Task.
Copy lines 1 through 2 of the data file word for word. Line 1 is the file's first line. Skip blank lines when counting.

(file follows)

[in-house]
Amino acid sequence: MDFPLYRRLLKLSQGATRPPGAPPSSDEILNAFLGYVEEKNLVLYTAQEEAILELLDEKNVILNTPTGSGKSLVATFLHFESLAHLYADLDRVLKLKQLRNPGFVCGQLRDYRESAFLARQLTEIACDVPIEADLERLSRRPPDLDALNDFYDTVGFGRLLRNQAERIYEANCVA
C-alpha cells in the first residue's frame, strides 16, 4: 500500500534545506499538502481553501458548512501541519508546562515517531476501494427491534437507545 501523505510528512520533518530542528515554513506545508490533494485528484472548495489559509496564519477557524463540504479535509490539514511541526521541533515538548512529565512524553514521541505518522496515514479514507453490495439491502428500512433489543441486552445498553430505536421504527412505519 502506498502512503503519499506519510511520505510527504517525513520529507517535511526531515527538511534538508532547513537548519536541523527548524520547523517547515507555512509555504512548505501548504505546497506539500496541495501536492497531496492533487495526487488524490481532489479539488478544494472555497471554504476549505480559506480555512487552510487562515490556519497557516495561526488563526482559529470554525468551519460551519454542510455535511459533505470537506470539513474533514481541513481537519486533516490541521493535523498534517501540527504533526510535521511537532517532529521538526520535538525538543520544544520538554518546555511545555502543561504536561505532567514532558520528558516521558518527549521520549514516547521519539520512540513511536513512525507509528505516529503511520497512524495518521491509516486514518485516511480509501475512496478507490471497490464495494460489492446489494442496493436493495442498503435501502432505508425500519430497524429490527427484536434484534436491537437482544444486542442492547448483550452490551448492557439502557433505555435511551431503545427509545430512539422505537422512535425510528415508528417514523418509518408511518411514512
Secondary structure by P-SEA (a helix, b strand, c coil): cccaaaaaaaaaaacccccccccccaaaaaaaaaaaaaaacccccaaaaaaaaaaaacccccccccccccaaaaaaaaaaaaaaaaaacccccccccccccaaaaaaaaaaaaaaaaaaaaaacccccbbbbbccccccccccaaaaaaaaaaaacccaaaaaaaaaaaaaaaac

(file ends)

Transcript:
[in-house]
Amino acid sequence: MDFPLYRRLLKLSQGATRPPGAPPSSDEILNAFLGYVEEKNLVLYTAQEEAILELLDEKNVILNTPTGSGKSLVATFLHFESLAHLYADLDRVLKLKQLRNPGFVCGQLRDYRESAFLARQLTEIACDVPIEADLERLSRRPPDLDALNDFYDTVGFGRLLRNQAERIYEANCVA